Danton, ultimately, was a man of force. Known for being loud, bombastic and charismatic, he inspired the people of Paris with forceful speeches in favour of a Revolution. When events spun out of control, he joined the ‘Committee for Public Safety’ – a bureaucratic way of saying that he led the Terror and had dissidents guillotined en masse. During this time, Reims was being broken. Seen as a Royalist hotbed, the symbols of the monarchy were to be torn down in iconoclastic rage. Statues of kings, the holy oil used to anoint them and even the city’s standing as the capital of the region were shattered. Despite being a leader of the Revolution, Danton was himself beheaded at the age of 34.
Talleyrand, on the other hand, survived. Not only did he survive the Revolution – by going on a diplomatic mission to the newly-founded United States and staying there – but his reputation managed to survive as well. As a peacemaker, his career survived being foreign minister to Europe’s greatest general since the Romans. More incredibly, he managed to survive betraying Napoleon and would serve the royal family that was fundamentally opposed to anything linked with Napoleon’s regime. Talleyrand, ultimately, was a negotiator. He wasn’t opposed to force, he knew it had merit, but he also knew that it was a means to an end, not the end itself. Legitimacy comes from building consent, not strong-arming those who disagree.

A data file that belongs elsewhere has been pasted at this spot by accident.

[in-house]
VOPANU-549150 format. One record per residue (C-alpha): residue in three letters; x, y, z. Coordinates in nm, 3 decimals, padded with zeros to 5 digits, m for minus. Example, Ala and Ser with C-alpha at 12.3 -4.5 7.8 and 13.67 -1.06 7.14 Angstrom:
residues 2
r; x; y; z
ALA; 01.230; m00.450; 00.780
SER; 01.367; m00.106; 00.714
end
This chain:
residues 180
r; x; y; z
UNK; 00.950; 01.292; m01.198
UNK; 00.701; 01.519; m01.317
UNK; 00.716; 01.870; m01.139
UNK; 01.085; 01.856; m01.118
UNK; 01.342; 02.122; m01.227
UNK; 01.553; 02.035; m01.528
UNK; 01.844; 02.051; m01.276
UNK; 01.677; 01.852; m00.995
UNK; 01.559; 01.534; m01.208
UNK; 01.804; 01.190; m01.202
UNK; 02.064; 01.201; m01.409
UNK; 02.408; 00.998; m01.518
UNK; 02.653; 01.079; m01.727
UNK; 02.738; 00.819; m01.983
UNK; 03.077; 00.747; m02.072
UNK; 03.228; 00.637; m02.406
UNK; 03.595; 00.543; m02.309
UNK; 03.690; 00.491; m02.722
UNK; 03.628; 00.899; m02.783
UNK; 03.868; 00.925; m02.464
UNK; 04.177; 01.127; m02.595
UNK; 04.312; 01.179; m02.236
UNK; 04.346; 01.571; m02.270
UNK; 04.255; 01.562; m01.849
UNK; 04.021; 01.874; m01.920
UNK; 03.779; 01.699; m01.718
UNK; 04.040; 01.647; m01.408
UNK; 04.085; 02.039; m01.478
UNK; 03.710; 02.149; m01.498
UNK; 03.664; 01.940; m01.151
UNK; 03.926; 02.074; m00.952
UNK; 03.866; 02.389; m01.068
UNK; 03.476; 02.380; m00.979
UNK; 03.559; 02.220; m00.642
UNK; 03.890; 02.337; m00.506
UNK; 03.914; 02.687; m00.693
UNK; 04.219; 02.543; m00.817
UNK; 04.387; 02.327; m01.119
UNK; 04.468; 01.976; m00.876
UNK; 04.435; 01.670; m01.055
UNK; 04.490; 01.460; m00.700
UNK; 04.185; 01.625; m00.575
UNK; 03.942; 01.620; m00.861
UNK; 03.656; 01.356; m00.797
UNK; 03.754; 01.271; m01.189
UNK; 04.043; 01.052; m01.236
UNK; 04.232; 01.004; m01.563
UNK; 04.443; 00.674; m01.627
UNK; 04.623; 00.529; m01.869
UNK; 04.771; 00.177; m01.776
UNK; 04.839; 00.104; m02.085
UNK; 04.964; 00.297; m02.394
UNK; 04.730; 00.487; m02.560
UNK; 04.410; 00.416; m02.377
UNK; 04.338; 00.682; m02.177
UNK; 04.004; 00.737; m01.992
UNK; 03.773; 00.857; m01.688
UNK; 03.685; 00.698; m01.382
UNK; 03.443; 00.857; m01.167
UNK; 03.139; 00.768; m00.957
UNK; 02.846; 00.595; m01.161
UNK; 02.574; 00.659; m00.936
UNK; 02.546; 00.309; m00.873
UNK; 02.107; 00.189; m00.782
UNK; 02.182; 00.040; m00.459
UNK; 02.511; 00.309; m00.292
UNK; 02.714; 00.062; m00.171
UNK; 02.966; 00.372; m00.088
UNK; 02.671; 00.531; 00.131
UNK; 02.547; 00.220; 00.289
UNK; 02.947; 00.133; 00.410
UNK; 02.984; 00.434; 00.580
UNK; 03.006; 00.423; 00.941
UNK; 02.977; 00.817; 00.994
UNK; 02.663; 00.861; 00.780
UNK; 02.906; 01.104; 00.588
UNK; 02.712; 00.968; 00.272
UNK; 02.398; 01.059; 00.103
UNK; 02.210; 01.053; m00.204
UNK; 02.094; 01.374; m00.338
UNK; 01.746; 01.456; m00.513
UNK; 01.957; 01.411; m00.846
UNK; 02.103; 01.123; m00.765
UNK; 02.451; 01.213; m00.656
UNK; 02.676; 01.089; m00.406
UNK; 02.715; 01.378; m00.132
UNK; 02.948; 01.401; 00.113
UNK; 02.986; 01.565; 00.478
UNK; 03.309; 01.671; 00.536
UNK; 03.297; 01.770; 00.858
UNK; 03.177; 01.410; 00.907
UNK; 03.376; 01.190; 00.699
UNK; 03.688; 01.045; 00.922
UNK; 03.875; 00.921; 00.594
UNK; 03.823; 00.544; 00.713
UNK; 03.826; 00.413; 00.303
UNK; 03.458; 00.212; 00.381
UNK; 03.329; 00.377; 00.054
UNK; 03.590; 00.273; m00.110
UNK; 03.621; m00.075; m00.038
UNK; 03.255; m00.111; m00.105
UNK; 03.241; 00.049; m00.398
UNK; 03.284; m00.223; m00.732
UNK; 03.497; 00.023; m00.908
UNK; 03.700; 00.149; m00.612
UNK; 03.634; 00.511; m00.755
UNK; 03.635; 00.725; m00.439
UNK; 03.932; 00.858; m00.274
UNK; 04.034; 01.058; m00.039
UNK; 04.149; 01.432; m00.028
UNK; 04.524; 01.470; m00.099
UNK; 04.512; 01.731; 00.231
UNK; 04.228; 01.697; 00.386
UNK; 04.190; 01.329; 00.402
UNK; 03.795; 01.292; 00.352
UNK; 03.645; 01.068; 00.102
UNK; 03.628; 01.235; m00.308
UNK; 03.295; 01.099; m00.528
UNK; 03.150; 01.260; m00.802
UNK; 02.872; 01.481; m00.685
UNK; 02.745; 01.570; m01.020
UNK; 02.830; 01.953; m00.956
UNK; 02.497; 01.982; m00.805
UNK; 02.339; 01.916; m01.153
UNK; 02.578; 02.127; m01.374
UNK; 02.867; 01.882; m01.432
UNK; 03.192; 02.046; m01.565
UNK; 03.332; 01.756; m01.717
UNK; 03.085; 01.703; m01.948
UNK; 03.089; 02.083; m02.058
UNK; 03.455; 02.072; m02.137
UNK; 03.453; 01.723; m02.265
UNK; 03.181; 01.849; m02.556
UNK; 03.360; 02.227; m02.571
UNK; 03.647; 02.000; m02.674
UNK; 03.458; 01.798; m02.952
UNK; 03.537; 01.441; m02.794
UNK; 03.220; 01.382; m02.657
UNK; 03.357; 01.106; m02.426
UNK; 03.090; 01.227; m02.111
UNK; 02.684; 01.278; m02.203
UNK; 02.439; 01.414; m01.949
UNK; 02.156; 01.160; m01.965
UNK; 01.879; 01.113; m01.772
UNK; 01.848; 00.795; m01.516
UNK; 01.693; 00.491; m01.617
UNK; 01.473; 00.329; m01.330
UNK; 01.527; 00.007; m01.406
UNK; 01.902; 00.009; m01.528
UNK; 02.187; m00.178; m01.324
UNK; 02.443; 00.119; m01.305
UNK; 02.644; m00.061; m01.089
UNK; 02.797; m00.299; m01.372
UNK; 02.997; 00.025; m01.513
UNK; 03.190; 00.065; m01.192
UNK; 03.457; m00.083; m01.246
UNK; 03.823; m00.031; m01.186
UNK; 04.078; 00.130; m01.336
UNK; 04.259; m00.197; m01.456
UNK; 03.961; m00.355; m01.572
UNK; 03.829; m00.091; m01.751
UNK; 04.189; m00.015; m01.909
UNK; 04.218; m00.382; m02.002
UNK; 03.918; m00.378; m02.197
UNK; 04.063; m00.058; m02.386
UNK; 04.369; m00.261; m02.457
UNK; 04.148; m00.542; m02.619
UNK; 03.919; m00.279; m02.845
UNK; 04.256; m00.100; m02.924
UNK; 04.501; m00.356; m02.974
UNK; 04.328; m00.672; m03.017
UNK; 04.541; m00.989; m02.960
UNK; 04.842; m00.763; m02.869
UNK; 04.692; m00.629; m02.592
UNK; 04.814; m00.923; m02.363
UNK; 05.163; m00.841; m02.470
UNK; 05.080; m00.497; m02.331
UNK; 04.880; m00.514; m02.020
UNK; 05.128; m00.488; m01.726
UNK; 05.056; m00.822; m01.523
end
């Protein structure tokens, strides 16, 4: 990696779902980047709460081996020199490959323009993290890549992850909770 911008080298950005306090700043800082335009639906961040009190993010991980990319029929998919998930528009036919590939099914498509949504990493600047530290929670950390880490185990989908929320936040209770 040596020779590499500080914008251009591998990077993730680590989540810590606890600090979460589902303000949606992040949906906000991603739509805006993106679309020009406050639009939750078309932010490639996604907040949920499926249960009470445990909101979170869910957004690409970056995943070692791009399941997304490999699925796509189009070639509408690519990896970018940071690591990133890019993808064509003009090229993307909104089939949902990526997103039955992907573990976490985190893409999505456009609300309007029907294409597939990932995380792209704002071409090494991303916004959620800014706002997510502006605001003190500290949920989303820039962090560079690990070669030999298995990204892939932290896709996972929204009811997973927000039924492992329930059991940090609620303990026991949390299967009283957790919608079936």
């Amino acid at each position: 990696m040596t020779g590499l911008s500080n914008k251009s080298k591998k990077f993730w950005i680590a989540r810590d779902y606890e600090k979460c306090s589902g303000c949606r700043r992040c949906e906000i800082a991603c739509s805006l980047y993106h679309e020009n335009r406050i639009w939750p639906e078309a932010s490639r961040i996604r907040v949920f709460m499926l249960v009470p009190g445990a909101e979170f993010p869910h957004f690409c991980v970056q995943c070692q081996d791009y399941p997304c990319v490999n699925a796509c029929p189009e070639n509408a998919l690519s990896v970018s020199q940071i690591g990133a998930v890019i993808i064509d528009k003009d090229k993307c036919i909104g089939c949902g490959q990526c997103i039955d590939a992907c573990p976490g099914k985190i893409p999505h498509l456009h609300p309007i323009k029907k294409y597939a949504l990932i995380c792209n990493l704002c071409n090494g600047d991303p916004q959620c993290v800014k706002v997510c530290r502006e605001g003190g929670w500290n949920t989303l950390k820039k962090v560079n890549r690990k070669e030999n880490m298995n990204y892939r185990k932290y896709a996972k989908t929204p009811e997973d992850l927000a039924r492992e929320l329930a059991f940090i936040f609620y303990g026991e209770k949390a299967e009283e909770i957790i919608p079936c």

The key difference between the Revolution and Napoleon’s leadership was that the debate between force and negotiation returned to a top-down decision. The Revolution had stirred the put, broken down the hierarchy of the ancien regime and left the decision of discussion or violence to people who were hungry, scared and unused to democracy. In so doing, it left towns divided, regions in uprising and people headless. Napoleon, for his faults, restored order and governance.